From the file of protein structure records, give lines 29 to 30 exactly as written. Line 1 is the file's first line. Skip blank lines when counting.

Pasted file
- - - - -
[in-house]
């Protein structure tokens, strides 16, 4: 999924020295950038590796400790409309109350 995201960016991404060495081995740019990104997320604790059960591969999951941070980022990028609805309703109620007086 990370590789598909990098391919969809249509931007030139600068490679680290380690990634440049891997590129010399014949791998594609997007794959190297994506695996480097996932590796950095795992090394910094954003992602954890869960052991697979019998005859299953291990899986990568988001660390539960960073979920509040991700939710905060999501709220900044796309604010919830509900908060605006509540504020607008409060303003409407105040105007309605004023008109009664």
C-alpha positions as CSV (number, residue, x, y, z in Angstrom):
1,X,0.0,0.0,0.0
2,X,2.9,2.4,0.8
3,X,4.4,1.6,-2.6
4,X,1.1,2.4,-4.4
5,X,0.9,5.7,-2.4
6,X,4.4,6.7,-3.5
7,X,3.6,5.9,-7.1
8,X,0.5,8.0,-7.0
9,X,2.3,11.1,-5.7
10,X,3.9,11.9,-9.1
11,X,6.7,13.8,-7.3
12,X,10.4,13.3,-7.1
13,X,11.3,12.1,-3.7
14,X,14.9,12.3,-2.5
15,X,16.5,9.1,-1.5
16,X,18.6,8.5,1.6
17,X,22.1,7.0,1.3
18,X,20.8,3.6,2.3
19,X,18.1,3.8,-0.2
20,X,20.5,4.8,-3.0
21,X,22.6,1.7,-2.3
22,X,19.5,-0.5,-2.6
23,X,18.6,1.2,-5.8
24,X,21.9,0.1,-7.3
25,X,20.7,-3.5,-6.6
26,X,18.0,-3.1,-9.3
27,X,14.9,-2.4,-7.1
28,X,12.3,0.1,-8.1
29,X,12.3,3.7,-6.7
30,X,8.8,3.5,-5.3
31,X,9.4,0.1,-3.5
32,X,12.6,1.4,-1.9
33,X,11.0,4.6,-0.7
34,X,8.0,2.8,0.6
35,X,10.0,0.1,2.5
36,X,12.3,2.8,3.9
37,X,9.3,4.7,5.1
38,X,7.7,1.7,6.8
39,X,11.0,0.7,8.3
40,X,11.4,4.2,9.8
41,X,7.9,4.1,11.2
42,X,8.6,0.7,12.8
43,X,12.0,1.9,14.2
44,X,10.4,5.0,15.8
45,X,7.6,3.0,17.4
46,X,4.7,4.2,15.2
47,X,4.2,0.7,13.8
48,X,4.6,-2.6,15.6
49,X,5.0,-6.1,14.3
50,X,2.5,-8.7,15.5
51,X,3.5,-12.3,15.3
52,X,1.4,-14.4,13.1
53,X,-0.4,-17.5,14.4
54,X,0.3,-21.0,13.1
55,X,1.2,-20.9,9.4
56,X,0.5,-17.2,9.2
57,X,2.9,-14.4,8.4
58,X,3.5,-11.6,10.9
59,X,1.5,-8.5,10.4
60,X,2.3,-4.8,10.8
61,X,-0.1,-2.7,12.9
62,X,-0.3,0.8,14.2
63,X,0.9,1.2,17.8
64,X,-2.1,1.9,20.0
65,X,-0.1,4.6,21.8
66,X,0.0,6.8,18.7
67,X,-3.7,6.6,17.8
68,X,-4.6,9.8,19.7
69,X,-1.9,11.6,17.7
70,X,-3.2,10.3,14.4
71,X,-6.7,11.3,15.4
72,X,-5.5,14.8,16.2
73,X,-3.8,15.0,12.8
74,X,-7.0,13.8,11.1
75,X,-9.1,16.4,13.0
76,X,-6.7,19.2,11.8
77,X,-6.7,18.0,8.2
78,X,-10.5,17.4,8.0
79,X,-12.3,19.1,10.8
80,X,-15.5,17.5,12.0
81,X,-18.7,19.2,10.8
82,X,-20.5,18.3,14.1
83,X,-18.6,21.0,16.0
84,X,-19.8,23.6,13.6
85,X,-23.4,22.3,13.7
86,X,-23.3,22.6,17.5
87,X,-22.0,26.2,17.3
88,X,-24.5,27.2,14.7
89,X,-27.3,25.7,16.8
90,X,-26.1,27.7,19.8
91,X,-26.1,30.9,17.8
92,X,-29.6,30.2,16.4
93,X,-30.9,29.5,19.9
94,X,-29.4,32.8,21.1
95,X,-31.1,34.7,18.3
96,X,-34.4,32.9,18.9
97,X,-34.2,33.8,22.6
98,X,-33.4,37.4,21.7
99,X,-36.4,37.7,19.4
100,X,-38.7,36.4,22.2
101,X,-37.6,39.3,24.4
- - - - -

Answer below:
26,X,18.0,-3.1,-9.3
27,X,14.9,-2.4,-7.1